JONESBORO, Ark. (News Release) – A schedule of topics that explore “Our Musical Genealogy: Country Music and the American Experience” has been set for the academic symposium at the three-day 2019 Johnny Cash Heritage Festival, Thursday through Saturday, Oct. 17-19, in Dyess. All symposium sessions will be held in the Dyess Colony Visitors Center and are free and open to the public.
The symposium will run all day Thursday, Oct. 17, and Friday morning, Oct. 18.
Friday afternoon will feature a special “Titans of Film Making” event hosted by Rosanne Cash and featuring three prominent documentations. This special event will be held at the Dyess Community Center. Tickets are available.
The schedule for the free symposium presentations follows:
Thursday, Oct. 17
9 a.m. — Poets & Pioneers: The Birth of American Country Music,” Sunny Mitchell (Folsom, Calif.) In 2017, Sunny Mitchell Theatre Projects (SMTP) received a grant from Sacramento Metro Arts Commission to develop a pilot music in education program for underserved fifth grades in the county. This program sheds light on the diverse roots of American country music and examines country music through the lens of social history.
Third generation Carter family member, Lorrie Carter Bennett, and close family friend and musician, Ronnie Williams, were pivotal members of the pilot program, providing music and first-hand stories of the Carter family.
With arts education on the decline, Americans for the Arts believe that arts programs contribute to students’ overall academic achievement, encourage students to stay in school longer, and enhance opportunities for success in life outside of school. Sharing this project on a larger platform may give the program an opportunity to develop in multiple school districts, ensuring that the legacy of country music, from the Carter family to Johnny Cash and beyond, thrives.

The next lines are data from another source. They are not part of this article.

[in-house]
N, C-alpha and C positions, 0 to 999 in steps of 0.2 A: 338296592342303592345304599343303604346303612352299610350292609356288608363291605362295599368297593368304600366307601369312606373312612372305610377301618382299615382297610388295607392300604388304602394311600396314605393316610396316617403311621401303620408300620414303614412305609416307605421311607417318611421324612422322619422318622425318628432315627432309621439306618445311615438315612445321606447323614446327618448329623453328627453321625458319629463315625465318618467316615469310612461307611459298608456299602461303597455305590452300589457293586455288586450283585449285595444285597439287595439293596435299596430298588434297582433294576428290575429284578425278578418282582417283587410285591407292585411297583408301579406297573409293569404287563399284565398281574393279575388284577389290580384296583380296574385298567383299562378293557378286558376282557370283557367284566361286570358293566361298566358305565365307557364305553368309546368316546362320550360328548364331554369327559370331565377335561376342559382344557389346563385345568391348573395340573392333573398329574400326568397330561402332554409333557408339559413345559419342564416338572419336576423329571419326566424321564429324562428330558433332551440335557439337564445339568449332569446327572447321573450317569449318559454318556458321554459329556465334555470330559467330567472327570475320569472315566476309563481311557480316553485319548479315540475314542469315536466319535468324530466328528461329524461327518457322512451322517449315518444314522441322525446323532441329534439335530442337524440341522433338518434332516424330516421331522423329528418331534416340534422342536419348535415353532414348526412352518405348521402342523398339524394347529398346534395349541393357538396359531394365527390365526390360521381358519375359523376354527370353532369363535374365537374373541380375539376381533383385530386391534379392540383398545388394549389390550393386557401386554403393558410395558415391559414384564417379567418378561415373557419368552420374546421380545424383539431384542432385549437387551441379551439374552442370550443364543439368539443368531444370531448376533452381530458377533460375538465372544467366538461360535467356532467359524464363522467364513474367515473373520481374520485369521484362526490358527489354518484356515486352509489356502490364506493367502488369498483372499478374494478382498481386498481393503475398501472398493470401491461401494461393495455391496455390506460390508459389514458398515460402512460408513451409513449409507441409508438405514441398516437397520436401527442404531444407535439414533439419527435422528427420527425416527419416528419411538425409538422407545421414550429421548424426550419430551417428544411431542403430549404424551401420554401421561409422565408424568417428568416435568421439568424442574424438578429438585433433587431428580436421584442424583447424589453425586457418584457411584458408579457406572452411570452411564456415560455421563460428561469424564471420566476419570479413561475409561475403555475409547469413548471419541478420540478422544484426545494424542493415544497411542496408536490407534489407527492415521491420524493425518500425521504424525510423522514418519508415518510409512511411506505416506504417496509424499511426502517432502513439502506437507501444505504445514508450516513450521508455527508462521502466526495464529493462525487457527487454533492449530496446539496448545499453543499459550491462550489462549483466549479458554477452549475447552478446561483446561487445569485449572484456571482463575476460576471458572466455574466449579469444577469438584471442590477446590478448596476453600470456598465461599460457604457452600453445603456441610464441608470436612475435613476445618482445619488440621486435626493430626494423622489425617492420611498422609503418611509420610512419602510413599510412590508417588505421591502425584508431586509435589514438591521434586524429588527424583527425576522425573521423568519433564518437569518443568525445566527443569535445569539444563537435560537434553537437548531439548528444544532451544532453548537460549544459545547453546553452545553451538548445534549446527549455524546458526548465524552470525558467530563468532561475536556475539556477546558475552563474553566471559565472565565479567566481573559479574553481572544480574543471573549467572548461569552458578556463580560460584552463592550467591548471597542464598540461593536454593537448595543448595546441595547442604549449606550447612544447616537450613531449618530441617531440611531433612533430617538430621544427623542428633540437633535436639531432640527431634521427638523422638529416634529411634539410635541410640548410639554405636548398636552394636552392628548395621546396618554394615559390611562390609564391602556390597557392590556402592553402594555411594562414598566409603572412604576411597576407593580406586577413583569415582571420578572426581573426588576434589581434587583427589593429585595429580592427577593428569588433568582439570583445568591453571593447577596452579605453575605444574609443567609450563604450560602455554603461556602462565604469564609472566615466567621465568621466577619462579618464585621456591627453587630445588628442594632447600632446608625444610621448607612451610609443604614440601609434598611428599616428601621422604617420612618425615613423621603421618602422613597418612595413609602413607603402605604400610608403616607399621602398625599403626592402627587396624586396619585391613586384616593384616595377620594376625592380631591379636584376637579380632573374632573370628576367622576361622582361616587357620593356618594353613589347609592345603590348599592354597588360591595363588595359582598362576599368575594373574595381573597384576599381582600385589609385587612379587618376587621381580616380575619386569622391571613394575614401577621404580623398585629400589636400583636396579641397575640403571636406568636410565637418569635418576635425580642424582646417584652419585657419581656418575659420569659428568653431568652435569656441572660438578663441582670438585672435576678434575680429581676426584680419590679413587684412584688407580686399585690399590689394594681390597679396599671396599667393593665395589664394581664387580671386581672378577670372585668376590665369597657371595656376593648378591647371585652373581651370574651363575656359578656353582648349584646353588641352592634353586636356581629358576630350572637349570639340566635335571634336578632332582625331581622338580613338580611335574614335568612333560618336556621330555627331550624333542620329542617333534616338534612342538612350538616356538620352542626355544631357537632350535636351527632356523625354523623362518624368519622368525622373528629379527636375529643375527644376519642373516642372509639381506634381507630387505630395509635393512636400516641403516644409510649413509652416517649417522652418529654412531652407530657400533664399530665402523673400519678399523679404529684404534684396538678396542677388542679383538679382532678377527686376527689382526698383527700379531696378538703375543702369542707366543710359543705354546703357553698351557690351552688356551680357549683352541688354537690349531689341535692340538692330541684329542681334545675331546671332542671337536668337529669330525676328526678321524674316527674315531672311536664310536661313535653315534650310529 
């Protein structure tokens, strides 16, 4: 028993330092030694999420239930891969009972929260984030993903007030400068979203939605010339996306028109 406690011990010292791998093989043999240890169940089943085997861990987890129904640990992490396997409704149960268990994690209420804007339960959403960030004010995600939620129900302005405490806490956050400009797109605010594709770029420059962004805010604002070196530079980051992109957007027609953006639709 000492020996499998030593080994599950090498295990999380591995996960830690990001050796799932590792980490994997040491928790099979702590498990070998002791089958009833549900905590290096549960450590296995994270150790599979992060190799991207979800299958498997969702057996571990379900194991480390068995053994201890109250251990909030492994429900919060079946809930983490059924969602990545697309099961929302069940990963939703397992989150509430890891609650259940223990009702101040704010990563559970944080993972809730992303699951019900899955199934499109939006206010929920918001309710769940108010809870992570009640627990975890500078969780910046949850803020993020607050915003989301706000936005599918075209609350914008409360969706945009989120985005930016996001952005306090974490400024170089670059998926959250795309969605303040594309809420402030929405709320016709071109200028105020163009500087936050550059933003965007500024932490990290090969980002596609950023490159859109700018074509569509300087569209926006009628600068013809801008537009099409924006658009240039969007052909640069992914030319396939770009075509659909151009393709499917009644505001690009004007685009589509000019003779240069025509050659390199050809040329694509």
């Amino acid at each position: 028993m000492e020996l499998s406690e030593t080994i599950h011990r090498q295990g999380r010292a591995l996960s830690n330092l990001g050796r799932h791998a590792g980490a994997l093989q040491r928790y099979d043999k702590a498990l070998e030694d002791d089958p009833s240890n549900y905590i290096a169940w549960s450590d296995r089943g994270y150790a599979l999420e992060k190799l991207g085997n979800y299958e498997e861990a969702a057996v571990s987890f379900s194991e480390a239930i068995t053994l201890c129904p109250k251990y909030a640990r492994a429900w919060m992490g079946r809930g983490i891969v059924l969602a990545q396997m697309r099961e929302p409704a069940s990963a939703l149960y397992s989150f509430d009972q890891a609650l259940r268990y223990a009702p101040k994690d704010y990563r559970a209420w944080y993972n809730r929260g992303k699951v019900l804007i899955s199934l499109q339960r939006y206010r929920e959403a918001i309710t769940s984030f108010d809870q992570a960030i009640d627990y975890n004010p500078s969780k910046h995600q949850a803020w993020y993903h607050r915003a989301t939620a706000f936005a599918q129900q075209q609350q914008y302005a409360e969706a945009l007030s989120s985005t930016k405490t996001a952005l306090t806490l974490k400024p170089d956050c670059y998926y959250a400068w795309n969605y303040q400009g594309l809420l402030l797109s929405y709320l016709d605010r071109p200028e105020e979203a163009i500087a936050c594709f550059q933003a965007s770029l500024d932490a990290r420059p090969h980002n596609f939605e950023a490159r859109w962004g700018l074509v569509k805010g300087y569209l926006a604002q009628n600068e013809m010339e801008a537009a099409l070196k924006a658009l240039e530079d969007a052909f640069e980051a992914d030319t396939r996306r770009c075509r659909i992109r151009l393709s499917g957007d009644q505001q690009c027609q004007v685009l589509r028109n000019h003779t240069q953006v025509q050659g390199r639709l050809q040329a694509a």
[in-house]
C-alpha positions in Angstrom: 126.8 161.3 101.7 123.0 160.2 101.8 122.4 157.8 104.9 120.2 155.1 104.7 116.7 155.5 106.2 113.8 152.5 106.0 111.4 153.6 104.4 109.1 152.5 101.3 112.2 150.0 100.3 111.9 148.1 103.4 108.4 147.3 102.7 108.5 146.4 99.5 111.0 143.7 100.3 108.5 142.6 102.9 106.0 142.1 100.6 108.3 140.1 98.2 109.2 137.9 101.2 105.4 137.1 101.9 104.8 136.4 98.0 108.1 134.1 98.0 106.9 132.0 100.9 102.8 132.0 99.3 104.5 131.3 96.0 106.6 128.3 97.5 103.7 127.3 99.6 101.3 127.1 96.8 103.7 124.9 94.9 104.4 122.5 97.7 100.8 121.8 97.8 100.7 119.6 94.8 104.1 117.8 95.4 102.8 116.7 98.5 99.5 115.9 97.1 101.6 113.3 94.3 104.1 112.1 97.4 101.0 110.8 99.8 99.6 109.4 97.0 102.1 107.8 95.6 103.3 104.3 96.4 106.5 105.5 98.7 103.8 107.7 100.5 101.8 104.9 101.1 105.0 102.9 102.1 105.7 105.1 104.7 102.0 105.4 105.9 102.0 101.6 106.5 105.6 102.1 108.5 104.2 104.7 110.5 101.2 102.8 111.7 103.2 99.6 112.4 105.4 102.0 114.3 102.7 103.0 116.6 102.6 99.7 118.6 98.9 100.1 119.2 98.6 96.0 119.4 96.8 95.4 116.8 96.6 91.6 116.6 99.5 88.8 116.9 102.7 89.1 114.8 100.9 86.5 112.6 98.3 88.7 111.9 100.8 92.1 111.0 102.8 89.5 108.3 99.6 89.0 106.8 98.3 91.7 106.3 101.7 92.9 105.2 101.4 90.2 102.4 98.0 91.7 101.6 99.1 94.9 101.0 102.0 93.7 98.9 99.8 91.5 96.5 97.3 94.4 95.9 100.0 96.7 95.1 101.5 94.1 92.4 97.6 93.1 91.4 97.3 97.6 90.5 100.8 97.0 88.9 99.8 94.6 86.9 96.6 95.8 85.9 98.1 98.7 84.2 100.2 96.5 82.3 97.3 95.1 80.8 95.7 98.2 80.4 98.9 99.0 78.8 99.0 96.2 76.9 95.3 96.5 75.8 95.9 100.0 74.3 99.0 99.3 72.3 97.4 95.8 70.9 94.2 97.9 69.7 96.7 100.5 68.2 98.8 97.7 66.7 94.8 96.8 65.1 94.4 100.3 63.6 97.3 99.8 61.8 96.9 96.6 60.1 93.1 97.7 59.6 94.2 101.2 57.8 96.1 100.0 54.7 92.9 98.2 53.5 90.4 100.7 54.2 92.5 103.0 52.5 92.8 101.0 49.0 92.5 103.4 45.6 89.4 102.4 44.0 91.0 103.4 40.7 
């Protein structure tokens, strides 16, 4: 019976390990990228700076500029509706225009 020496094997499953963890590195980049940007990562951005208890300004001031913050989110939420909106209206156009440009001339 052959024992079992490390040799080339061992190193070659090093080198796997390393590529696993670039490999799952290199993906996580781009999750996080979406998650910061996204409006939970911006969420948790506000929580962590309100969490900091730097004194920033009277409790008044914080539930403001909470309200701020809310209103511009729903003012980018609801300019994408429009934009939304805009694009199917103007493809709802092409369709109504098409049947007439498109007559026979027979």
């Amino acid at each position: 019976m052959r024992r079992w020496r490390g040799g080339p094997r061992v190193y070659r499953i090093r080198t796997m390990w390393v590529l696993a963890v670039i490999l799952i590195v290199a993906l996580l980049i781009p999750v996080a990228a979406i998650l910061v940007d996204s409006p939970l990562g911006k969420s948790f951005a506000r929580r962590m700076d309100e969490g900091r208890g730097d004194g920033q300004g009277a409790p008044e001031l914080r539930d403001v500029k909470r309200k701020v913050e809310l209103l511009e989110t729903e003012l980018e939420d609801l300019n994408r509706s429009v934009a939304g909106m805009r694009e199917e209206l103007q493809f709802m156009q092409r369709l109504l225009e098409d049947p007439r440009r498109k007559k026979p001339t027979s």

10 a.m. — “Poets & Pioneers: Country Music in the Classroom Breakout Session,” Sunny Mitchell (Folsom, Calif.) The 9 and 10 a.m. sessions will together qualify for two hours of professional development for Arkansas teachers.
11 a.m. — Building on Traditions: The Origins of Country Music. “American Troubadours: From Courtly Love to Cotton Fields,” Aimie Michelle Taylor (Arkansas State University) The motif of the medieval troubadour has been extensively used by those writing about country musicians and by the performers themselves, from the “Texas Troubadour” Ernest Tubb to songs about troubadours by Johnny Cash and George Strait. Beyond just being used a poetic term for a traveling musician, comparison of the troubadourism’s influence in 12th -14th century European society leads to some interesting reflections on the role of country musicians in shaping culture today. In both societies, music provided talented individuals with humble roots and limited desirable career prospects a means of economic mobility, fame and respect, and critical social influence (seen most poignantly in the life and legacy of Johnny Cash).